Democracy's Losses

Democracy's loss will only be peace's gain if Sharon commits to putting the peace process back on track where it was left by the left after his trip to the Temple Mount.

According to Minister Natan Sharansky's doctrine, the ultimate test of a democratic regime is whether citizens can stand in the town square and shout whatever they want about their leaders, who over the years sent soldiers to get killed in Netzarim and poured fortunes into the support of the handful of residents living there - and then one day decided that Netzarim is unnecessary.

The citizen need not fear to say aloud what he thinks about a prime minister who not only insists on a pullout from Gaza, but also that it should take place without getting anything in return from the Palestinians. According to Sharansky, Israel deserves to win the world championship in democracy. Our authorities in Jerusalem do not only allow citizens to incite against the prime minister, but also in favor of a civic uprising.

Freedom of expression is no doubt a necessary condition for a regime's character, but in a healthy democracy the citizenry is not satisfied with just the right to protest. In a democracy worthy of the name, leaders pay a price for wasting lives and public funds to no avail. In properly run countries politicians are sent home for much less terrible mistakes.

But our leaders don't even bother to even mumble an "Oops, we made a mistake" - let alone offer an apology. Only in Israel do the members of the prime minister's camp threaten to bring him down because of a revolution that he led with respect to the party's policies, while the opposition hurries to rescue him. No wonder people lose their faith in the system and look for solutions like a referendum. Thus representative democracy is also joining the victims being fed to the Moloch of disengagement.

If there were a sign that Ariel Sharon was sorry for his mistakes and planned to open negotiations with the new Palestinian leadership for a final status agreement, he could at least be forgiven. If there were a sign, a hint, that Ehud Olmert, patron of Ateret Cohanim, which has generated so much strife in East Jerusalem, was ready to risk the division of Jerusalem, he would be worthy of the forgiving attitude deserved by the newly repentant. As in the case of the peace treaty with Egypt, in the absence of support from the right for a political agreement that would put an end to the bloodshed, democracy must suffer this distorted situation in which the right conducts the policies of the left. For the sake of peace, kibbutznik Haim Oron is allowed to vote for Benjamin Netanyahu's Thatcherite budget.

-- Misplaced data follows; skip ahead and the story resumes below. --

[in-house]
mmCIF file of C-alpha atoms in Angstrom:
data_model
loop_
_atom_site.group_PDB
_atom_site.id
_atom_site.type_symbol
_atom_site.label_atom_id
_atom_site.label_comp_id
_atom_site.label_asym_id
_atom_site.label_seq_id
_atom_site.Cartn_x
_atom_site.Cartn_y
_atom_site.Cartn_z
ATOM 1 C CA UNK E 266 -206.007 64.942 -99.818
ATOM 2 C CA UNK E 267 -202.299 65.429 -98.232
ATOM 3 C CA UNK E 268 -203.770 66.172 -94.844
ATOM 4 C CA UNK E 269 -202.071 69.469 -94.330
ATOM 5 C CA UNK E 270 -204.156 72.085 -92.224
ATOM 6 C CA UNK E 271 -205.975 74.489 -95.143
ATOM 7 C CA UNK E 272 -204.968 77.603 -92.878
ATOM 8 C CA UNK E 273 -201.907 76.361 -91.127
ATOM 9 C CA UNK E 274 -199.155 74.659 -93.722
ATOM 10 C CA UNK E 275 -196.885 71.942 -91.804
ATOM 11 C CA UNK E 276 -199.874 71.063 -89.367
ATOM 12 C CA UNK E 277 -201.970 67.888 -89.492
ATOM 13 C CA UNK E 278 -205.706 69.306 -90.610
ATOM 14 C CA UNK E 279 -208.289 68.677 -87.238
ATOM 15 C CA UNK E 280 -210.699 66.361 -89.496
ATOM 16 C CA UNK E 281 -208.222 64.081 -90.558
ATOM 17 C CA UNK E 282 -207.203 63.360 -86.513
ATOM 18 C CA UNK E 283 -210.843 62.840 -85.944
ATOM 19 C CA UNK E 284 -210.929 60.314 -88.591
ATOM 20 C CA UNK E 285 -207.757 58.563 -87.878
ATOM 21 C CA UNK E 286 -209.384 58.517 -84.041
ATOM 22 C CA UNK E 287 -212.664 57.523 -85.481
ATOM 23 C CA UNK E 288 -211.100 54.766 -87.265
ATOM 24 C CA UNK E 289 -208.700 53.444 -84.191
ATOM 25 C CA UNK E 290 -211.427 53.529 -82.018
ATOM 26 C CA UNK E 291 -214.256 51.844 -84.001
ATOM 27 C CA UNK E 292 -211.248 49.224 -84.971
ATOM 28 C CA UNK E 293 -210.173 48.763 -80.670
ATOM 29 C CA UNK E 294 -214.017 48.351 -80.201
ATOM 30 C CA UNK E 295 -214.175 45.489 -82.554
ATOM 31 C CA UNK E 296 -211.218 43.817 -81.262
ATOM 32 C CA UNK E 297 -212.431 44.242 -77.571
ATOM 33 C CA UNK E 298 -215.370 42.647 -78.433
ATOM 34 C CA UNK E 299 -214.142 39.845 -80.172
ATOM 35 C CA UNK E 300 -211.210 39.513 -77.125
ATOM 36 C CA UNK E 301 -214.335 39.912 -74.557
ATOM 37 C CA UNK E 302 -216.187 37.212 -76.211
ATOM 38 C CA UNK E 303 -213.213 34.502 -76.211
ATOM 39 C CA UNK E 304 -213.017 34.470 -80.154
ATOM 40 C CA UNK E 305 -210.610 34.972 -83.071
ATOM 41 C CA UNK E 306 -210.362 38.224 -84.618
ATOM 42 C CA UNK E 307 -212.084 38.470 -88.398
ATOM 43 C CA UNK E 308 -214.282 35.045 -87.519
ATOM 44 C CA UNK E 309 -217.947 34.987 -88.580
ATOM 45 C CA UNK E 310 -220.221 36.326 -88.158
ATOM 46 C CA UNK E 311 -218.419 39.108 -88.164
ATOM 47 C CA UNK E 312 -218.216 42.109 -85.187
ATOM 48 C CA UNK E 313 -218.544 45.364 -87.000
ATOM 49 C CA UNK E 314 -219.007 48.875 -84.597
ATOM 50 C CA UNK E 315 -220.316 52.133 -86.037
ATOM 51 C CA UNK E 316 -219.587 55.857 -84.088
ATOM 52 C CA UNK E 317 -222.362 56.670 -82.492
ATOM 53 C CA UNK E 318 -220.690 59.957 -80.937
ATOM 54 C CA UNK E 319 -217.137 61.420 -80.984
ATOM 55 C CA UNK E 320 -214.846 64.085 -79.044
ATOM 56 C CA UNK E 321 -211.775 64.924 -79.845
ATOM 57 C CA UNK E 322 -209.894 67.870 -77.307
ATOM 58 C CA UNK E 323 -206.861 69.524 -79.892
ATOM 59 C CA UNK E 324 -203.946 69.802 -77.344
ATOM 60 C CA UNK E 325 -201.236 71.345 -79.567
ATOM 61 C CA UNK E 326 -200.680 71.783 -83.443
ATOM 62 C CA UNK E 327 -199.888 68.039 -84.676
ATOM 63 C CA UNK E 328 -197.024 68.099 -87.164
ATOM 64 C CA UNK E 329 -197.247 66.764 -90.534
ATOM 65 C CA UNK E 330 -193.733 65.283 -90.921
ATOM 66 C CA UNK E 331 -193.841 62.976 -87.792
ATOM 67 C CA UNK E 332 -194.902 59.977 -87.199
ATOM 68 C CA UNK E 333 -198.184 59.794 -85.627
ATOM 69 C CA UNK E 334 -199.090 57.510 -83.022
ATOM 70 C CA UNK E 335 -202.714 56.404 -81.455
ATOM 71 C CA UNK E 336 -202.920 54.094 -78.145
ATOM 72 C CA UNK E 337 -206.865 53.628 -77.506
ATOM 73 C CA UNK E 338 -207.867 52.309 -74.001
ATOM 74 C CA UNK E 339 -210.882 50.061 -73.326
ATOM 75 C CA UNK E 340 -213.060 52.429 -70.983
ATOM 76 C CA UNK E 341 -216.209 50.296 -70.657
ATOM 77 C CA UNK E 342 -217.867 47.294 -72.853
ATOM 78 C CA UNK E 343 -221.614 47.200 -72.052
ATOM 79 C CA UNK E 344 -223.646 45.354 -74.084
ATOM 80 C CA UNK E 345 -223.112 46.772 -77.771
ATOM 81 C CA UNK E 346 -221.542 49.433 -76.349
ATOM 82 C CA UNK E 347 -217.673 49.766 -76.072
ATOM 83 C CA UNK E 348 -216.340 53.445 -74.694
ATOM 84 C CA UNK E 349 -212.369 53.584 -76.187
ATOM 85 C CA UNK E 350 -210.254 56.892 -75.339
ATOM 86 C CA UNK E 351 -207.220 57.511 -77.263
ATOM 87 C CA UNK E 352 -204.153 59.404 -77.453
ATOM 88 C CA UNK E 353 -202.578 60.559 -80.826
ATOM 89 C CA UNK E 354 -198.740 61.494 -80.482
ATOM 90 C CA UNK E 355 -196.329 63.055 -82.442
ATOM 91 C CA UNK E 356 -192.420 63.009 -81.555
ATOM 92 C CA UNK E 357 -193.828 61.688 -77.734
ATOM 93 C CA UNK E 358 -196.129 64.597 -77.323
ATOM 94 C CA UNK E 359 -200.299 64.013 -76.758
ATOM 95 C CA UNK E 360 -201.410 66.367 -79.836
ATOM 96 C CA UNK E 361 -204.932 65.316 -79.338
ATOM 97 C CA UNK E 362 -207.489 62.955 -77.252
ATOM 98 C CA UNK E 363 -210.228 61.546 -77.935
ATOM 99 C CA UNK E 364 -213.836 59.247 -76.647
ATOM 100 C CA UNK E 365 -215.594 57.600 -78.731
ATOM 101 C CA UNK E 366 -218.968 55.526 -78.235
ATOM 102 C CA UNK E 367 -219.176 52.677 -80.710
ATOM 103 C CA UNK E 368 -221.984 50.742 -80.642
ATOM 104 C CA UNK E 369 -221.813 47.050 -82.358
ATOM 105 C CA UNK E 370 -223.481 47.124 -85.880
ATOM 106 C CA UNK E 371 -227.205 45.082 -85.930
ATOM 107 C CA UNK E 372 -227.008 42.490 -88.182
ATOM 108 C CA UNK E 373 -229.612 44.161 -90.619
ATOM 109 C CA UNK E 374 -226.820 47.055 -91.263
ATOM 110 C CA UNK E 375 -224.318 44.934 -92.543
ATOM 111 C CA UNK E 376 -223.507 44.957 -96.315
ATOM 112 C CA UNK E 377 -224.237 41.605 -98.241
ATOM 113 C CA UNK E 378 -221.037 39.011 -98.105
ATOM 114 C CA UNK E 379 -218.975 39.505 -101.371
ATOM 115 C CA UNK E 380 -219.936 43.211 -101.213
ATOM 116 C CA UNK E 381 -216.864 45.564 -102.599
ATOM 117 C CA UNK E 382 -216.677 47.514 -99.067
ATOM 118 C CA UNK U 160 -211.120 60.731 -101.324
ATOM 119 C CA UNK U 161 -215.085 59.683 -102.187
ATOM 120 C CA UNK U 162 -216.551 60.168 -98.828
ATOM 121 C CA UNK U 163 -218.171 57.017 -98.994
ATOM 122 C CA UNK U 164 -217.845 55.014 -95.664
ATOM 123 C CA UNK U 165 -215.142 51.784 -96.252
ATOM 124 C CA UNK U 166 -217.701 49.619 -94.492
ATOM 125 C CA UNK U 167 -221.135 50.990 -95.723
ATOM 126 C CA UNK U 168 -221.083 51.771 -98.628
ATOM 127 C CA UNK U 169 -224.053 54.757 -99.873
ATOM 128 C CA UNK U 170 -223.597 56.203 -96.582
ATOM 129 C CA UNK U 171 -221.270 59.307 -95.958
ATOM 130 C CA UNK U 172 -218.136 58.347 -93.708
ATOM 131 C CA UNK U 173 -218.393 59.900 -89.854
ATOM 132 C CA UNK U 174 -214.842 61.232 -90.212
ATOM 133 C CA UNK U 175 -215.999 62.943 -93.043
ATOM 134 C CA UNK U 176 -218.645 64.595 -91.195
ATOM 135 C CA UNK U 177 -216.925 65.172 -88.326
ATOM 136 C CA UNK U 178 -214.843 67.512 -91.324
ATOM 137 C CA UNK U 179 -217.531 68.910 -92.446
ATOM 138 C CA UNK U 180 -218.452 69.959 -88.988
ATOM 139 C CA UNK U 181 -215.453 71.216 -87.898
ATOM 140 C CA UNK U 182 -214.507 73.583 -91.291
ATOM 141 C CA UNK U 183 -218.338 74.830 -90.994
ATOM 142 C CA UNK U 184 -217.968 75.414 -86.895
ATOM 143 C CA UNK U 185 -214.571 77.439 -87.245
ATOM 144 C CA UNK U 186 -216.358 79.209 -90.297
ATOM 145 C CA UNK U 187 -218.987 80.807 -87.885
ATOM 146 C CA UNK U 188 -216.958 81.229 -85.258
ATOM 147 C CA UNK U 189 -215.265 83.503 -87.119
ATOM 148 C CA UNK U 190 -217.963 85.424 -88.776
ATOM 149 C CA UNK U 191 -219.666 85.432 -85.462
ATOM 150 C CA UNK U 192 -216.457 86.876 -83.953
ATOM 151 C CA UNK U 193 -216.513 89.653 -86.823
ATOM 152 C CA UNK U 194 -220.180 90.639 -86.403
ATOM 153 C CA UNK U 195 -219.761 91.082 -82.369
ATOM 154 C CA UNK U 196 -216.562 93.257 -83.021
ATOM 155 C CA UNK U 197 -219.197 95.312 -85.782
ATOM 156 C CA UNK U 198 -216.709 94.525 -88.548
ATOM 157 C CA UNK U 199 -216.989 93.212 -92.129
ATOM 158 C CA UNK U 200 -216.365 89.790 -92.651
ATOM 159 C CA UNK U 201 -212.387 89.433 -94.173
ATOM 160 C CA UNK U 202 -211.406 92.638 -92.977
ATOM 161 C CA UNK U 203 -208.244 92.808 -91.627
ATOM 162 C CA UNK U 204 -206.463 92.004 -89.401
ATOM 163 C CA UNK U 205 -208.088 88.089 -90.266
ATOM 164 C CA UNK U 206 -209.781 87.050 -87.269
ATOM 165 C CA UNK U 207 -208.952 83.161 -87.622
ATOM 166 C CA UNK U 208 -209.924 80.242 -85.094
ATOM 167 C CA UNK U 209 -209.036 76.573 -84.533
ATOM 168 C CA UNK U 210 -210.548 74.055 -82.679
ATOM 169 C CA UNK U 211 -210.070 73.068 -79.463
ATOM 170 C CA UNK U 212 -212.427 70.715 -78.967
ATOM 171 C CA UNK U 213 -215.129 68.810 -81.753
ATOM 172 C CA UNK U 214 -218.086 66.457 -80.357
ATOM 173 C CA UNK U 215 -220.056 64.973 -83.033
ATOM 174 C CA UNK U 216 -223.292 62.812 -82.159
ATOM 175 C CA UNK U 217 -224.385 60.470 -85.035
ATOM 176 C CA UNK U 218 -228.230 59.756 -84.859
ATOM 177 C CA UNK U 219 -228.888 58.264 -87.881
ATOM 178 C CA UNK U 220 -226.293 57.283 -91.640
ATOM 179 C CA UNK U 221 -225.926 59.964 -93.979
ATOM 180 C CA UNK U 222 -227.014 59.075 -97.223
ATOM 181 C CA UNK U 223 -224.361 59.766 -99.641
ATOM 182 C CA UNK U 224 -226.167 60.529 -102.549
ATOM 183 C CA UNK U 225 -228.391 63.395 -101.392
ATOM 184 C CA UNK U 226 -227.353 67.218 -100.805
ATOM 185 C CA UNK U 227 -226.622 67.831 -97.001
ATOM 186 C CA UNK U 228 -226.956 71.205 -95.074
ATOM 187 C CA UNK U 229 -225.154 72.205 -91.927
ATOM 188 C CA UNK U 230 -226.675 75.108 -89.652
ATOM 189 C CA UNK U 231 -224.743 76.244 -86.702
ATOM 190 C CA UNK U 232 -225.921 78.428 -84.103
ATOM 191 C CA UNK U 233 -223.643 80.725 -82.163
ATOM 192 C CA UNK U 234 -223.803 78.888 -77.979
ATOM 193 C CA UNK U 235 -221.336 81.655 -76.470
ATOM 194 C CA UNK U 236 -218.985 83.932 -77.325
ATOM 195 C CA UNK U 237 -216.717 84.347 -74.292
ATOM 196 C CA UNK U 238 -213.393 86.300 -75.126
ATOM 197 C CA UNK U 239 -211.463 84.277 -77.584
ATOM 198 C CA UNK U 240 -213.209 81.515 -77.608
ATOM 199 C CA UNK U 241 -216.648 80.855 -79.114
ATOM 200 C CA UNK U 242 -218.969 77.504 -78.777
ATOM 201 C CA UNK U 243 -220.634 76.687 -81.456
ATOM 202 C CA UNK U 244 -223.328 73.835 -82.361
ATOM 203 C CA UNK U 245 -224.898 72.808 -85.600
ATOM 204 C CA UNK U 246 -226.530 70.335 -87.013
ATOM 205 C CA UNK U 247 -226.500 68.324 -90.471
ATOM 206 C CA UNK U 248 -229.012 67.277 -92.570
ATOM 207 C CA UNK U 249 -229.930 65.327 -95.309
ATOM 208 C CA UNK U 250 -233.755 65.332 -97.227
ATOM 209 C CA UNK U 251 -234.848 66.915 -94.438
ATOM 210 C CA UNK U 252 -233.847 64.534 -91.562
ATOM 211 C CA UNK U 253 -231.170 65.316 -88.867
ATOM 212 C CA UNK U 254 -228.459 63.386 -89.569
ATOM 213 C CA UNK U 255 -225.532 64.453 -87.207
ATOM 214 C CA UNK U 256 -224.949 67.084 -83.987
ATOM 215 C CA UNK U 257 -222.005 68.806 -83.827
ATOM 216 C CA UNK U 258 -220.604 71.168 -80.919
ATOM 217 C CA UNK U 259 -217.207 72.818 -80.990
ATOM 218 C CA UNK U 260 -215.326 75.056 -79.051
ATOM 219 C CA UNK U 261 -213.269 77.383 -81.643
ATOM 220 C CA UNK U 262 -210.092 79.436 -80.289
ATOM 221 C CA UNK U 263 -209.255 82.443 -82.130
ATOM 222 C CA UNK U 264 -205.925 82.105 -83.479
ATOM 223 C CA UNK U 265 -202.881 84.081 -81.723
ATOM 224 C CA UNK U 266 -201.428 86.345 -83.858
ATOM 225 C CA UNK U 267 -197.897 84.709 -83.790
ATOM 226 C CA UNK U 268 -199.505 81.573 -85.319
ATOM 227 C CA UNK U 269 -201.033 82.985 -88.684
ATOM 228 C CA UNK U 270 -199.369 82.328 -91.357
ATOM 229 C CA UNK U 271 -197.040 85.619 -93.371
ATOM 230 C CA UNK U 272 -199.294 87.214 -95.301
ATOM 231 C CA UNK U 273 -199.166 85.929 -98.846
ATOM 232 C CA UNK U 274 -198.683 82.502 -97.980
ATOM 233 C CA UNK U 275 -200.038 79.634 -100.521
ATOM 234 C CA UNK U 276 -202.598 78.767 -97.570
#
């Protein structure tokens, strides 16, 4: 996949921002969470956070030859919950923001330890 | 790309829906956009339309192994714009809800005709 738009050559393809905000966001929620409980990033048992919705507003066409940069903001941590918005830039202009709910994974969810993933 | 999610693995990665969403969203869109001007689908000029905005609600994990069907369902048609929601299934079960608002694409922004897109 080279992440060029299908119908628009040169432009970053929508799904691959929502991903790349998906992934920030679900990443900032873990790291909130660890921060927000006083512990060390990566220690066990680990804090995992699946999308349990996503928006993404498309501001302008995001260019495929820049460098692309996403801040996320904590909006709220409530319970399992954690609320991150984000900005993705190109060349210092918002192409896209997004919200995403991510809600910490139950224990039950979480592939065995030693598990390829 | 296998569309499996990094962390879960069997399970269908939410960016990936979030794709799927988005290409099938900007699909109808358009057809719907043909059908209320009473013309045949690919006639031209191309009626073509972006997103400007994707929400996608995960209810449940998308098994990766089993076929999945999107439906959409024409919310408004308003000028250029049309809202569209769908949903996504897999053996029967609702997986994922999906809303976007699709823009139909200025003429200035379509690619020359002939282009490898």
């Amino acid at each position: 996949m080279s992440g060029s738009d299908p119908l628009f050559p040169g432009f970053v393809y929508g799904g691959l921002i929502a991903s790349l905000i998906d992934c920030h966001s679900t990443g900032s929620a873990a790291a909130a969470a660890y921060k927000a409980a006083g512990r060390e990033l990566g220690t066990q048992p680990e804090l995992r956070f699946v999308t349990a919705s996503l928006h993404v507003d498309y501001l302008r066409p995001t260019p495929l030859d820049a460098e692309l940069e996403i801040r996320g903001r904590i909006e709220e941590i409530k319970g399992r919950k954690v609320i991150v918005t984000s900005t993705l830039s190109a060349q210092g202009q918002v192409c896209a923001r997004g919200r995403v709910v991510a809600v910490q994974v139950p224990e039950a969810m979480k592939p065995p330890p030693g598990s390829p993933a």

According to the tunes being played in the prime minister's bureau, the change of regime in Ramallah did not have any impact on Sharon's plans regarding a final agreement. The day after the London meeting last week, one of the newspapers reported that "there is growing fear in Jerusalem that after the disengagement from Gaza, international pressure will mount concerning a final status agreement." That's right - fear of a peace agreement. Abu Mazen's call to adopt the principle of mutuality with regard to actions against terror and the occupation, as written and agreed to with signatures in the road map plan, has not echoed in the public arena; Likud ministers complained the London Meeting did not deal with terror enough, and the Labor Party's minister did not even bother to point out to them Abu Mazen's statement that "our main message to our Israeli neighbors is our sincere readiness to devote 100 percent efforts in matters of security."

Abu Mazen's demand of the U.S. and the rest of the Quartet to meet their commitment to convene an international conference to advance the road map also was left like a voice calling in the global political desert.

Sharon did not admit his fateful mistake in believing it was possible to rule another nation by force of arms, and he has not given up the notion that it is possible to end the violence without negotiating with the neighbors about the borders, an arrangement in Jerusalem and a solution to the refugee problem. Sharon will deserve the compassion of the peace camp only if he orders an immediate end to all the unilateral steps he is taking in the West Bank and East Jerusalem, starting with the construction of the fence outside the sovereign territory of Israel.

Democracy's loss will only be peace's gain if Sharon commits to putting the peace process back on track where it was left by the left after his famous trip to the Temple Mount.